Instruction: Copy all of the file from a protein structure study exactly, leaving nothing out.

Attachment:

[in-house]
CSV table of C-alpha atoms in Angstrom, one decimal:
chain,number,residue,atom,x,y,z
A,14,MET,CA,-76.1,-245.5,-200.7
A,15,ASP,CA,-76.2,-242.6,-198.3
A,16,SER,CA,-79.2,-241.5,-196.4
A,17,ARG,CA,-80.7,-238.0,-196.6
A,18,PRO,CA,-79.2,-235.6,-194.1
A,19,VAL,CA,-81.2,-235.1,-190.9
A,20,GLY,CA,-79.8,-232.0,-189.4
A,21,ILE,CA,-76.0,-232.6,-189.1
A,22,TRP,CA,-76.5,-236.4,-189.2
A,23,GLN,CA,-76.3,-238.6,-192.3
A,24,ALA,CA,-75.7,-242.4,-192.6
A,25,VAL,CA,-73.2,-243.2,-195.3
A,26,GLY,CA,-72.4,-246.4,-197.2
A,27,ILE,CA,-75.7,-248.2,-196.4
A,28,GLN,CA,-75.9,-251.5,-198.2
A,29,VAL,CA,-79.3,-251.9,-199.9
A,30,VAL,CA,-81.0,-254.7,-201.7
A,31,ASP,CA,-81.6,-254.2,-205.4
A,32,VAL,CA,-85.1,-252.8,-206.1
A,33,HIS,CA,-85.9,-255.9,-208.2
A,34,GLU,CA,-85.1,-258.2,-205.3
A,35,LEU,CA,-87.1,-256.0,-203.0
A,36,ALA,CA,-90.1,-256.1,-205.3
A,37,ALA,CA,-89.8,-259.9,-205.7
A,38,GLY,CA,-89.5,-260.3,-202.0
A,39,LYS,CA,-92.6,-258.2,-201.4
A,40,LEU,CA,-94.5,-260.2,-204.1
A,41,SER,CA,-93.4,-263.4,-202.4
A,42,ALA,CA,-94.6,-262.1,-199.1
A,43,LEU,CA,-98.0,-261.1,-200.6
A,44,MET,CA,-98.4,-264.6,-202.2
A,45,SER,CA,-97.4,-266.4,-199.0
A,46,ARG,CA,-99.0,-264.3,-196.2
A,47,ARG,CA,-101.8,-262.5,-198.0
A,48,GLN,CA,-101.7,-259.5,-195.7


[in-house]
CSV table of C-alpha atoms in Angstrom, one decimal:
chain,number,residue,atom,x,y,z
A,14,MET,CA,-76.1,-245.5,-200.7
A,15,ASP,CA,-76.2,-242.6,-198.3
A,16,SER,CA,-79.2,-241.5,-196.4
A,17,ARG,CA,-80.7,-238.0,-196.6
A,18,PRO,CA,-79.2,-235.6,-194.1
A,19,VAL,CA,-81.2,-235.1,-190.9
A,20,GLY,CA,-79.8,-232.0,-189.4
A,21,ILE,CA,-76.0,-232.6,-189.1
A,22,TRP,CA,-76.5,-236.4,-189.2
A,23,GLN,CA,-76.3,-238.6,-192.3
A,24,ALA,CA,-75.7,-242.4,-192.6
A,25,VAL,CA,-73.2,-243.2,-195.3
A,26,GLY,CA,-72.4,-246.4,-197.2
A,27,ILE,CA,-75.7,-248.2,-196.4
A,28,GLN,CA,-75.9,-251.5,-198.2
A,29,VAL,CA,-79.3,-251.9,-199.9
A,30,VAL,CA,-81.0,-254.7,-201.7
A,31,ASP,CA,-81.6,-254.2,-205.4
A,32,VAL,CA,-85.1,-252.8,-206.1
A,33,HIS,CA,-85.9,-255.9,-208.2
A,34,GLU,CA,-85.1,-258.2,-205.3
A,35,LEU,CA,-87.1,-256.0,-203.0
A,36,ALA,CA,-90.1,-256.1,-205.3
A,37,ALA,CA,-89.8,-259.9,-205.7
A,38,GLY,CA,-89.5,-260.3,-202.0
A,39,LYS,CA,-92.6,-258.2,-201.4
A,40,LEU,CA,-94.5,-260.2,-204.1
A,41,SER,CA,-93.4,-263.4,-202.4
A,42,ALA,CA,-94.6,-262.1,-199.1
A,43,LEU,CA,-98.0,-261.1,-200.6
A,44,MET,CA,-98.4,-264.6,-202.2
A,45,SER,CA,-97.4,-266.4,-199.0
A,46,ARG,CA,-99.0,-264.3,-196.2
A,47,ARG,CA,-101.8,-262.5,-198.0
A,48,GLN,CA,-101.7,-259.5,-195.7